Haleh Agar is a writer whose work has been published widely in literary journals and magazines including Mslexia, The London Magazine, Flash: The International Short: Short Story Magazine and Brighton Prize. She has recently won two literary prizes including the Brighton Prize and the London Magazine prize for her essay ‘On Writing Ethnic Stories’ She is represented by Darley Anderson Agency for her debut novel OUR FATHER.
Haleh is running a workshop on ‘The representation of People of Colour (PoC) in Fiction and Characterisation’ at the forthcoming Flash Fiction Festival in Bristol 20th -22nd July. A useful workshop for writers of any level and any genre who would like to work on characterisation and explore current issues on PoC in publishing. Booking for the festival closes on July 6th. We recommend taking a look on the site, linked above, to find out more details about Haleh’s workshop on this important subject, plus all the other workshops and events on offer.
In this blog post below, Haleh has some straightforward advice about improving writing by reading. Again, extremely useful tips for anyone who wants to stand out and be noticed by agents and in competitions.
Books as Mentors
When people ask about my writing process I tell them that I would be lost if it weren’t for my reading. It wasn’t until I started ‘reading seriously’ that I saw improvements in my writing, not only in quality but also in output. Every aspiring writer will have come across this generic advice about ‘reading widely’ or ‘reading in your genre’ and not much beyond that. I have come across some books and articles about ‘reading like a writer’ but I’ve found most of the advice prescriptive and time consuming.
Over the years, I’ve simplified my reading process and as a result, I’ve always got material on hand that I’m excited to read and that I find useful to my writing practice.
What to Read?
It is easy to feel inundated by choice when it comes to selecting your next read. Friends, blogger, vloggers, newspaper reviewers, twitter, authors and their agents and editors—everyone has an opinion on what you should read next.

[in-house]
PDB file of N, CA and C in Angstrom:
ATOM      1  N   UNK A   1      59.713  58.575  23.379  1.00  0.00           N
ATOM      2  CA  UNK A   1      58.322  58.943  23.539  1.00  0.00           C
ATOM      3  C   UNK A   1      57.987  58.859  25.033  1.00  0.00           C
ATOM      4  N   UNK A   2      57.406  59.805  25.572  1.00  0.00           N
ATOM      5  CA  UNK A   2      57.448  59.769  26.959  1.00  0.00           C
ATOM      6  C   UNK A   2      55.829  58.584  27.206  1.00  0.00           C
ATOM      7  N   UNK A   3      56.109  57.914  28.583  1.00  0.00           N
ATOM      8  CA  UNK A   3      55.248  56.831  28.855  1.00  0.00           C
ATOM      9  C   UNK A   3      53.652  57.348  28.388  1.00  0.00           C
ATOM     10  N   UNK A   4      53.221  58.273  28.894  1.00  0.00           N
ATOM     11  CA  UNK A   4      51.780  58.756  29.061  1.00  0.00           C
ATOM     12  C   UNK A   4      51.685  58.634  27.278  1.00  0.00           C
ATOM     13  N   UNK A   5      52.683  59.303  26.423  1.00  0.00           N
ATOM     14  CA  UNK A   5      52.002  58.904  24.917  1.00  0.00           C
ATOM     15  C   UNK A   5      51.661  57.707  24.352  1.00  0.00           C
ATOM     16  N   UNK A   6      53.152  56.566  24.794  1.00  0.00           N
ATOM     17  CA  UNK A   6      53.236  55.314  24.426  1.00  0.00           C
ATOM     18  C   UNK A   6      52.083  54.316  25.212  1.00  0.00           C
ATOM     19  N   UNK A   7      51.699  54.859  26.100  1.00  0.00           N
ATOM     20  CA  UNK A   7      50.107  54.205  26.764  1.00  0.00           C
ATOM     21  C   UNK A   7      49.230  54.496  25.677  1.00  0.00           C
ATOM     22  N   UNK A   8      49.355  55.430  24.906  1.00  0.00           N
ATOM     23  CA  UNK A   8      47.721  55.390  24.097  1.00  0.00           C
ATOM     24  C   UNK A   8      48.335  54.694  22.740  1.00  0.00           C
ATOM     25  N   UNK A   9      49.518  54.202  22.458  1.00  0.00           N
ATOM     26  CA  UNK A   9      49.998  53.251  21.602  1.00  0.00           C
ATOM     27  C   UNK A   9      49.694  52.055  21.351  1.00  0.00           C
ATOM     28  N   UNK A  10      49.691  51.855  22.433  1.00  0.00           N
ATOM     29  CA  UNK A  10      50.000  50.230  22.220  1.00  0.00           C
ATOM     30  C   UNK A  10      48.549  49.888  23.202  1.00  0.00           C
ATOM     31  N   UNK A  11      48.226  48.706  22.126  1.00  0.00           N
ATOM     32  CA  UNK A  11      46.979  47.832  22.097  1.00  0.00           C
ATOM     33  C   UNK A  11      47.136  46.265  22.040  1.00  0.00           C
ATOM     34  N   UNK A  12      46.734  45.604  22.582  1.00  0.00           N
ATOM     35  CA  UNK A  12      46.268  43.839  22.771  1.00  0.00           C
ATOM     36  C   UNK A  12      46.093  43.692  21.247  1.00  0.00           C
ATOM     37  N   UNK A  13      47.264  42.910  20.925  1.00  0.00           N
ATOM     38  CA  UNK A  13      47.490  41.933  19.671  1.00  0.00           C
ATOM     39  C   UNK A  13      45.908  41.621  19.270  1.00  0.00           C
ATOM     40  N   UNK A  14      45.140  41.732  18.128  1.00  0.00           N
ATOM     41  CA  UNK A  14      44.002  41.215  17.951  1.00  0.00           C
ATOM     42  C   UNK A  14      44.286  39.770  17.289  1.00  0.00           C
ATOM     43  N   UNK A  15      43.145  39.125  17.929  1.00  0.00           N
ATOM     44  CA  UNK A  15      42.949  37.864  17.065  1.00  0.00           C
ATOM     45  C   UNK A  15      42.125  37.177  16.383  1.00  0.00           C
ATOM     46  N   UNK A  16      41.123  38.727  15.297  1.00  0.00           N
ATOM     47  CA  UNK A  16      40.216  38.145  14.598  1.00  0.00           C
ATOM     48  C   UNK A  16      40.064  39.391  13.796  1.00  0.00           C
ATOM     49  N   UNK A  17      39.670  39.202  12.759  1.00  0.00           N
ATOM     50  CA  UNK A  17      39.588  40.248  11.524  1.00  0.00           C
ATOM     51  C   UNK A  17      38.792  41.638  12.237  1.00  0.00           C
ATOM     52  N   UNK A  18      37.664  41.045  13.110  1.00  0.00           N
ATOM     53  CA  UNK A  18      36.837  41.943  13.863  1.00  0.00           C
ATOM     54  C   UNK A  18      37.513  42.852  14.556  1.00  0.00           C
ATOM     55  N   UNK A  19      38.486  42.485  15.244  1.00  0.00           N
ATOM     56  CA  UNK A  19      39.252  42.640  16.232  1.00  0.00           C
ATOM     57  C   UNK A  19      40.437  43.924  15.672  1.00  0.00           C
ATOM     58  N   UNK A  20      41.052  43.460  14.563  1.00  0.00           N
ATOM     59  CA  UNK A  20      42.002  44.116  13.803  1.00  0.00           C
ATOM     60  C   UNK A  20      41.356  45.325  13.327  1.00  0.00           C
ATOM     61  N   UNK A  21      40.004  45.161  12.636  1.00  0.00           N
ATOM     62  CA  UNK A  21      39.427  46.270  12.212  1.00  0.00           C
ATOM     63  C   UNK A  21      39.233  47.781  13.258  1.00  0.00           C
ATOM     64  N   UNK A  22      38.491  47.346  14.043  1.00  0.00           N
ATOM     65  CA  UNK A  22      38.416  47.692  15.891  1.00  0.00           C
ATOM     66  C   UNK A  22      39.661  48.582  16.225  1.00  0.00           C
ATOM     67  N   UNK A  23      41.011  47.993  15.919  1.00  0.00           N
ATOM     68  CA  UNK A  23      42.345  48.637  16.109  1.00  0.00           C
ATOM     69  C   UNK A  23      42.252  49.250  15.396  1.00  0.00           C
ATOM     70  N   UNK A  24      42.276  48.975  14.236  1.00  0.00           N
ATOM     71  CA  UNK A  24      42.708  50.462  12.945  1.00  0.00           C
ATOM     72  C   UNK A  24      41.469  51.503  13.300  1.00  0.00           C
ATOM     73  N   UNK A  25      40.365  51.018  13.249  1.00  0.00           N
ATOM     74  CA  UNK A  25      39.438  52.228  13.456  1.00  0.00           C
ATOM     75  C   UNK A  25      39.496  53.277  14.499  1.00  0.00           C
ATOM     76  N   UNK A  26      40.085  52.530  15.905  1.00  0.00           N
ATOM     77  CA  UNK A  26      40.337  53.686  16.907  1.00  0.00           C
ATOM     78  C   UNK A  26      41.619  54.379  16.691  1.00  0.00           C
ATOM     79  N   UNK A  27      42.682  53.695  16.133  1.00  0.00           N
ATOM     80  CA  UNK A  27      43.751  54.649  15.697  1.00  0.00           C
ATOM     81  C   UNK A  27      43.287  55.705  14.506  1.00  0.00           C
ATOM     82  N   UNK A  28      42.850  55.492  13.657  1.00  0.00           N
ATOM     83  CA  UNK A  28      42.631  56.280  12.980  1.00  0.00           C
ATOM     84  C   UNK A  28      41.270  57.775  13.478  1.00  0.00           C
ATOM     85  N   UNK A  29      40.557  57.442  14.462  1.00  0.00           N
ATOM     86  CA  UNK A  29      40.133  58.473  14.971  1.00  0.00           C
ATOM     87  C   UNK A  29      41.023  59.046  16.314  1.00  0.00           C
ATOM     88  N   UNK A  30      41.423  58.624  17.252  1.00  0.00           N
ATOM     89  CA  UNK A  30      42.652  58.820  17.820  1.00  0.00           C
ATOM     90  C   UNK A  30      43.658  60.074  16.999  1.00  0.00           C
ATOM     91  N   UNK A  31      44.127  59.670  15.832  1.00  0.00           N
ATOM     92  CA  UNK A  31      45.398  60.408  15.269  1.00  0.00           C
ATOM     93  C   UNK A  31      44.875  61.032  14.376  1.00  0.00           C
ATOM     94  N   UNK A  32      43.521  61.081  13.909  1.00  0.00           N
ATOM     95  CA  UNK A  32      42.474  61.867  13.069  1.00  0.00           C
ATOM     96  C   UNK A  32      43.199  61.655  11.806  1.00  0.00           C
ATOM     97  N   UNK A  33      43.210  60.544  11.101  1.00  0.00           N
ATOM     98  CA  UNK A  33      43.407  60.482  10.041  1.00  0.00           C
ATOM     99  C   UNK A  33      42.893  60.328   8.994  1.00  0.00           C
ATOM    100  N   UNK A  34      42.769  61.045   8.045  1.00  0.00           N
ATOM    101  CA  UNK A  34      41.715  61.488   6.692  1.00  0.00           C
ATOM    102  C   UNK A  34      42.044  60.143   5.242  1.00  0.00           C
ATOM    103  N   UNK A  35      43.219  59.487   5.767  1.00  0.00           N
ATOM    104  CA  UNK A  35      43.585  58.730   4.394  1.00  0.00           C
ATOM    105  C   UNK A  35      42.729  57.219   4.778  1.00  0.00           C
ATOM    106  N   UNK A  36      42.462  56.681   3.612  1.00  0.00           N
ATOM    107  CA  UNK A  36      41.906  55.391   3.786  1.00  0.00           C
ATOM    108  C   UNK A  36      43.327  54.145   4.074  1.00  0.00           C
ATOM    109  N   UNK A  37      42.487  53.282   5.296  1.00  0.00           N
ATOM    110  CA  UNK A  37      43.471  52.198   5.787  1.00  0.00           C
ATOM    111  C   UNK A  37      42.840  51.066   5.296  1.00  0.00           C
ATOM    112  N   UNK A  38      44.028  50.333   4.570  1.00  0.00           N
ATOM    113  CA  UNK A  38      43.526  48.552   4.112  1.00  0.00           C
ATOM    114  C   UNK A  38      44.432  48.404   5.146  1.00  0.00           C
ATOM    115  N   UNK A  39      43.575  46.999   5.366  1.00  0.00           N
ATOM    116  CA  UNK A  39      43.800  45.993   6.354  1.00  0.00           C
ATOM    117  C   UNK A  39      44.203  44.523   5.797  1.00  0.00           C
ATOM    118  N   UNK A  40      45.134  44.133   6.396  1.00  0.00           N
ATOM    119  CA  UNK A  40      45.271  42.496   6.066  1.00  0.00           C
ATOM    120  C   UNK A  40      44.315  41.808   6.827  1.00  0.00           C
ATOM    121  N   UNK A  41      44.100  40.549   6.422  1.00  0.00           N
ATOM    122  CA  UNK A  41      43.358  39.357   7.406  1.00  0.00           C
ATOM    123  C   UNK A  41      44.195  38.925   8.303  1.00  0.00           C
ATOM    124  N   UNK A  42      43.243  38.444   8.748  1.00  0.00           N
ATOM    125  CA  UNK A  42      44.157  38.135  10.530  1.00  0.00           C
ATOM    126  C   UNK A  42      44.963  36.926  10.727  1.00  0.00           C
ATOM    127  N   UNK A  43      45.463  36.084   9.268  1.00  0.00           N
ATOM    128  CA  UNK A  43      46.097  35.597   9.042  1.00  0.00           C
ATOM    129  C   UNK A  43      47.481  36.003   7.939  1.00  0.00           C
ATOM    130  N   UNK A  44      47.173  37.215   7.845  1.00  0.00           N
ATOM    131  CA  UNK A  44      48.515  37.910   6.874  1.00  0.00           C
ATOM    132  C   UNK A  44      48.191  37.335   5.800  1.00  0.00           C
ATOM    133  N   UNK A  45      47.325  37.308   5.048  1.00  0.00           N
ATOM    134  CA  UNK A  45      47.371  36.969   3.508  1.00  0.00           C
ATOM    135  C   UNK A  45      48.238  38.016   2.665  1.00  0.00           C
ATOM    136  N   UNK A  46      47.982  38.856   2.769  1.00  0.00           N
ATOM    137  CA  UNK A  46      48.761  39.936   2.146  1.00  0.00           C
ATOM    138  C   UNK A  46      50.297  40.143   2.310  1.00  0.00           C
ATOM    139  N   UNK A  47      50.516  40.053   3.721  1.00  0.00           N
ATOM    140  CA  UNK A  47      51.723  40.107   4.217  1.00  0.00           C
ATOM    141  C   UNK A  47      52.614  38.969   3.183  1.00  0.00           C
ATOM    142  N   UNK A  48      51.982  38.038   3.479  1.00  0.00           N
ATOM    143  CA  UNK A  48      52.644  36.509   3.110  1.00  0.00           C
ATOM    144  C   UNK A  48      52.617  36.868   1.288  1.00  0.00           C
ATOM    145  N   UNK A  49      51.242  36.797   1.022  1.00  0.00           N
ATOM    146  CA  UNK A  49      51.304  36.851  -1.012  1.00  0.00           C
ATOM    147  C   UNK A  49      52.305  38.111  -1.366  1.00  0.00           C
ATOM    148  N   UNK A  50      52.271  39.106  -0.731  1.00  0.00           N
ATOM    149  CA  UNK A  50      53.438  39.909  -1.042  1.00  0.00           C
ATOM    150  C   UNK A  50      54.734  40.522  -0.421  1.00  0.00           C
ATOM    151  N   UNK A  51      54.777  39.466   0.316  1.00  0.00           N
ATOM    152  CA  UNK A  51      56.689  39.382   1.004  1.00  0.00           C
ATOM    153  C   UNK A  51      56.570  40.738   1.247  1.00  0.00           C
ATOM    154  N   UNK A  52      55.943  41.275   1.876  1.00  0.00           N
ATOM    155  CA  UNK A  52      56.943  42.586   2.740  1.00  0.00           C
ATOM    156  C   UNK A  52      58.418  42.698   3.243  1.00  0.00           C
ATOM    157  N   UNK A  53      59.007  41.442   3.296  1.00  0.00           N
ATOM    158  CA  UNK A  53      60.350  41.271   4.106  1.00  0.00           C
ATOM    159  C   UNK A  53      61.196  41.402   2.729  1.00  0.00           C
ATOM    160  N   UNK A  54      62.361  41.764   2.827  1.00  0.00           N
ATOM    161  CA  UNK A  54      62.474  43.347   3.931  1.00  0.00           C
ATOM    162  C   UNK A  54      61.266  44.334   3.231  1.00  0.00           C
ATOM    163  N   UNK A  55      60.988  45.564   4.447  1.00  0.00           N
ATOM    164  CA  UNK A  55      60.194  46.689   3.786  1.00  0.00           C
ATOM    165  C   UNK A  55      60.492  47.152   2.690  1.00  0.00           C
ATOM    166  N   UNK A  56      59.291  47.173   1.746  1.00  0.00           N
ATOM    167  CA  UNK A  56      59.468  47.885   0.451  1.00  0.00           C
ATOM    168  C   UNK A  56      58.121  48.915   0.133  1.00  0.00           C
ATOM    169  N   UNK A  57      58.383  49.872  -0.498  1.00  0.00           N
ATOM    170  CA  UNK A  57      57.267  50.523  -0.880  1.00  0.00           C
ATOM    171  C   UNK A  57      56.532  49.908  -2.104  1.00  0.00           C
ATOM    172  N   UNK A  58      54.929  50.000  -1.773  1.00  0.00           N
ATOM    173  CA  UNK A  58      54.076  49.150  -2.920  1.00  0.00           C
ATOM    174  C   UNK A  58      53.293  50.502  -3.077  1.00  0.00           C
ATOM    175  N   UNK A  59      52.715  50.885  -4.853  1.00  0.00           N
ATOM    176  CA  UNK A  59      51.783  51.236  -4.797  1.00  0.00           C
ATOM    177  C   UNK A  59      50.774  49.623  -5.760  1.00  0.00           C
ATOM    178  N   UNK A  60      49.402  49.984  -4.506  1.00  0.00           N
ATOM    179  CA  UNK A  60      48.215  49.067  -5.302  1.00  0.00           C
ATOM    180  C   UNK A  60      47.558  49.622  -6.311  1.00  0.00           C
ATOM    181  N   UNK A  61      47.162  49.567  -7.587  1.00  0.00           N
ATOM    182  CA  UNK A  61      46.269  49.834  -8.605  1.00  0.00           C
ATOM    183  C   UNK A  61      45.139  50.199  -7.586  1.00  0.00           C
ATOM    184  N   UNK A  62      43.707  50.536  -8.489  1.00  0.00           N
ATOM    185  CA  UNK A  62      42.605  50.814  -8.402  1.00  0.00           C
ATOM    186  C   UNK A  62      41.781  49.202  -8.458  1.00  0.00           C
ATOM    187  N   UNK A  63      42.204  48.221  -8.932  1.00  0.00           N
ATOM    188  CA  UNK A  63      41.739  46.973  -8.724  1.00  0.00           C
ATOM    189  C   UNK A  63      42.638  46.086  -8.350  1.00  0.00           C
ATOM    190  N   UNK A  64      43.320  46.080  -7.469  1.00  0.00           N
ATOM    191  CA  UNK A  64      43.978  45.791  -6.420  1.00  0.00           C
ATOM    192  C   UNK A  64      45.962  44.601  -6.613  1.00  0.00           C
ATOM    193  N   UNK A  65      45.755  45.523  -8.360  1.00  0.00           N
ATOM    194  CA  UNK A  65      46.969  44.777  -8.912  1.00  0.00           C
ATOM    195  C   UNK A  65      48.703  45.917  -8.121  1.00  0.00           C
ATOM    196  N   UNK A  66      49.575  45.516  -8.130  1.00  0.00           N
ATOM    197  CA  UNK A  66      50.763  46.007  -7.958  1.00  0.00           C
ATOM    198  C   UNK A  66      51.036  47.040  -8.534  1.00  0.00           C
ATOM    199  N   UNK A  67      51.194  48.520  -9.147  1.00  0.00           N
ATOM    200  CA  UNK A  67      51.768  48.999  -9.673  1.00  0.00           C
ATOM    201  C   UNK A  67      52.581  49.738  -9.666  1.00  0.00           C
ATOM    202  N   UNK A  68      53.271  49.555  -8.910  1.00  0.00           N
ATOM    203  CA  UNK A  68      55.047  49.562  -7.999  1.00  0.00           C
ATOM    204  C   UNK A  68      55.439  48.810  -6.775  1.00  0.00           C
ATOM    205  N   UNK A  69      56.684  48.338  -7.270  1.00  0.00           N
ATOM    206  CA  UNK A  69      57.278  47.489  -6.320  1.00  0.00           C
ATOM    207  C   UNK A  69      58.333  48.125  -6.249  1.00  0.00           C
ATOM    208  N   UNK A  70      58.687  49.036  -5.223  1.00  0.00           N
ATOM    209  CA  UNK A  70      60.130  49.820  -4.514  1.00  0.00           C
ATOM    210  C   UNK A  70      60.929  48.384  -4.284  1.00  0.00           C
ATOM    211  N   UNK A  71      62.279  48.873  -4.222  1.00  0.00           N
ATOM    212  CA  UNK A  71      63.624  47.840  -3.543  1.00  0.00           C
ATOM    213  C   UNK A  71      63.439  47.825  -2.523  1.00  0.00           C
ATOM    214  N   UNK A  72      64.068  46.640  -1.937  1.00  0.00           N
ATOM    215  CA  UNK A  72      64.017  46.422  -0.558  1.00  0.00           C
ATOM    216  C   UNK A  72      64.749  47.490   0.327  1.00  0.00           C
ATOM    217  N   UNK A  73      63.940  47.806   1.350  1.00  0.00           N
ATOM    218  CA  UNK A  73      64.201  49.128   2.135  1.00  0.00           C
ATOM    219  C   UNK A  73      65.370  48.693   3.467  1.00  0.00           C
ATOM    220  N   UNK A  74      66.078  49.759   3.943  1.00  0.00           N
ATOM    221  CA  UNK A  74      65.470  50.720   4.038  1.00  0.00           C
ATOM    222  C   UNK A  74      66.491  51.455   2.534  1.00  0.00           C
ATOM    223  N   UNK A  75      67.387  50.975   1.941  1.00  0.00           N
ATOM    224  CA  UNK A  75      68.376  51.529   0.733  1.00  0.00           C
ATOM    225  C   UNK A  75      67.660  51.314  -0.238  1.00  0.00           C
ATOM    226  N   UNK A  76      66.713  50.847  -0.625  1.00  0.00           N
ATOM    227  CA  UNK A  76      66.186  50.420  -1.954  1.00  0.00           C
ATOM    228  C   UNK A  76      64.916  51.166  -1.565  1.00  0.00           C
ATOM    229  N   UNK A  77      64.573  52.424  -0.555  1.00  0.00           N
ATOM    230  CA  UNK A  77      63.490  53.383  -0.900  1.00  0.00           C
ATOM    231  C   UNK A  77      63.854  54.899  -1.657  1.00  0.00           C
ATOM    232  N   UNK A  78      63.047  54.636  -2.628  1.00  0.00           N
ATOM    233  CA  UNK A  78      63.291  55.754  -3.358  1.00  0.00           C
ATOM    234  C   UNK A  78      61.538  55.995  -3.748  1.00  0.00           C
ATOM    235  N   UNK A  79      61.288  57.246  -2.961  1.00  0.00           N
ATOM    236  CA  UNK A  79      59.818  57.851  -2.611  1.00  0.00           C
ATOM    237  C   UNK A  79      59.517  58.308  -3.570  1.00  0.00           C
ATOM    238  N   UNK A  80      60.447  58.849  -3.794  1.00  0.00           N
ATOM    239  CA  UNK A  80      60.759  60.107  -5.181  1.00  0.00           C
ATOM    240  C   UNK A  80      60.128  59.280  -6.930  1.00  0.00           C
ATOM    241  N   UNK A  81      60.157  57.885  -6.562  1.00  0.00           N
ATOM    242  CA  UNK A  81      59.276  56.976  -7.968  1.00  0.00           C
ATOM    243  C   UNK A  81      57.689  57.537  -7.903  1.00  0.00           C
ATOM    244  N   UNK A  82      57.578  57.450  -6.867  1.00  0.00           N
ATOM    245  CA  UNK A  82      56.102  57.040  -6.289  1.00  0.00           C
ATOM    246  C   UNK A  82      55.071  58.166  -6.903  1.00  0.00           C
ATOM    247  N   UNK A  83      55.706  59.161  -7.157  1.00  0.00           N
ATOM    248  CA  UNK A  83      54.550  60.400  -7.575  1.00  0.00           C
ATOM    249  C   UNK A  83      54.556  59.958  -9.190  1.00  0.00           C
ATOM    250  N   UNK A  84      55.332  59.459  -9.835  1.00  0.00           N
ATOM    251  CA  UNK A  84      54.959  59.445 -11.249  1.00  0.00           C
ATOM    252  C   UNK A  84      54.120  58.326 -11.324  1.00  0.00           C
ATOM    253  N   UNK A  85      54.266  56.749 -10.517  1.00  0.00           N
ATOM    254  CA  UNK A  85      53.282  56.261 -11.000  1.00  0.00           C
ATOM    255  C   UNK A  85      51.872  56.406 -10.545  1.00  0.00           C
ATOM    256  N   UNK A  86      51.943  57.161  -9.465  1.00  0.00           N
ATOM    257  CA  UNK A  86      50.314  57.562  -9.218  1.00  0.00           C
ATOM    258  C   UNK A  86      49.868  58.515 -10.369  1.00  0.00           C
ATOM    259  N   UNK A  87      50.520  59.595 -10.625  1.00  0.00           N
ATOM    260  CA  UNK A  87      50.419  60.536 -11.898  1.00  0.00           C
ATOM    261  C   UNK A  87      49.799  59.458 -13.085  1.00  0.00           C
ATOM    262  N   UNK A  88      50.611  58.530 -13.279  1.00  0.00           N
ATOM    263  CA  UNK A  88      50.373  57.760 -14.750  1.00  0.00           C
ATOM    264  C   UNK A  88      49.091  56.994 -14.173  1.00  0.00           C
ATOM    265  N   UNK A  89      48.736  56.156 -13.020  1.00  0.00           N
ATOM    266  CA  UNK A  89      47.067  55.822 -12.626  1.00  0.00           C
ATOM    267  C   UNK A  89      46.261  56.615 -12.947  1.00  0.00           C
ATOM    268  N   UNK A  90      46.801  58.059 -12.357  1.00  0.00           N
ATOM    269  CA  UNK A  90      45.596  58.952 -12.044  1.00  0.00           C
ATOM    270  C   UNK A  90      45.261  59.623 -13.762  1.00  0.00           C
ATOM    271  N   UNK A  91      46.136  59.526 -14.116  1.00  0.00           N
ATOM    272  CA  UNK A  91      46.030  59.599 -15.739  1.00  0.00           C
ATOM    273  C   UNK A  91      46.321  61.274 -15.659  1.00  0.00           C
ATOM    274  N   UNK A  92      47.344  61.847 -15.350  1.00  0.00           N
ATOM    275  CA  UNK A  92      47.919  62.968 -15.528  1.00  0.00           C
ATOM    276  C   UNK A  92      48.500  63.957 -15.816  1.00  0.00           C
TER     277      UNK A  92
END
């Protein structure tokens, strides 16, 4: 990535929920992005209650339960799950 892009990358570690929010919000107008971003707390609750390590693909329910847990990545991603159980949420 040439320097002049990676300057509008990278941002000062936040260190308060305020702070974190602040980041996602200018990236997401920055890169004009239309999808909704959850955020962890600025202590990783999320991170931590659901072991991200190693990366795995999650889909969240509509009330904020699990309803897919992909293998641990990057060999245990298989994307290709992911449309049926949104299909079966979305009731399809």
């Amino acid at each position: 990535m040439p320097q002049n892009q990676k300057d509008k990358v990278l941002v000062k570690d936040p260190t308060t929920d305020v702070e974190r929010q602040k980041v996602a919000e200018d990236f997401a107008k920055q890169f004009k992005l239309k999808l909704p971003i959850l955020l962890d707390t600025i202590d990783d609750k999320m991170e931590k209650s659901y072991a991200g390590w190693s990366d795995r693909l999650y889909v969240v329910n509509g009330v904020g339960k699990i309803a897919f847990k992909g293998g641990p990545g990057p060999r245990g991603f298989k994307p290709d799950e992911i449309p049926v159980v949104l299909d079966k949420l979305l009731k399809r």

As a writer, I read for enjoyment but also for instruction. I think of books as mentors and there is nothing more exciting for me than discovering a new author whose work I can’t part with.
Over the years, I have used one simple question as a guide to choosing my next read: What excites me about a book?
For me, this is a character-driven work with a strong narrative voice, beautiful prose and depth. Usually, the genre of writing that interests me falls under accessible literary fiction, but not always. Of course, this description of what I’m looking for doesn’t mean that I’ll dislike anything that falls outside of those boundaries, but rather, it gives me the focus I need to my reading and writing. I recommend anyone who hasn’t tried before to write themselves a mini bio like literary agent do, letting the question, ‘What excited me about a book’ guide you.
Sample: Ditch It or Love It
There is no greater resource to my development as a writer than my local library and e-book reader. It means that I can check out or download samples of multiple books that fit the description of my ‘ideal book’ or even something outside of these boundaries without my bank account taking a hit. It also means that I feel zero guilt about ditching a book when it no longer excites me.
Some people subscribe to the belief that you must finish a book you’ve started. But it could be that ten pages in, the quirky main character who you initially liked becomes intolerable and you can’t handle another minute with them. If I’m still excited by the language or some other aspect of the book, I’ll keep reading. But if the pull to continue is not strong enough, I’ll ditch. Life is too short for reading books that don’t excite you. It’s time you could be using to read something that you feel connected to and that will help improve your practice. Some say, ‘Well, as a writer, you can learn a lot from reading a book that you aren’t keen on or ‘bad books’.’ This is true. But why not spend time instead with a book that you read with enthusiasm? Having been a teacher for many years, I have seen first-hand how much more learning is achieved when students are excited about they’re doing.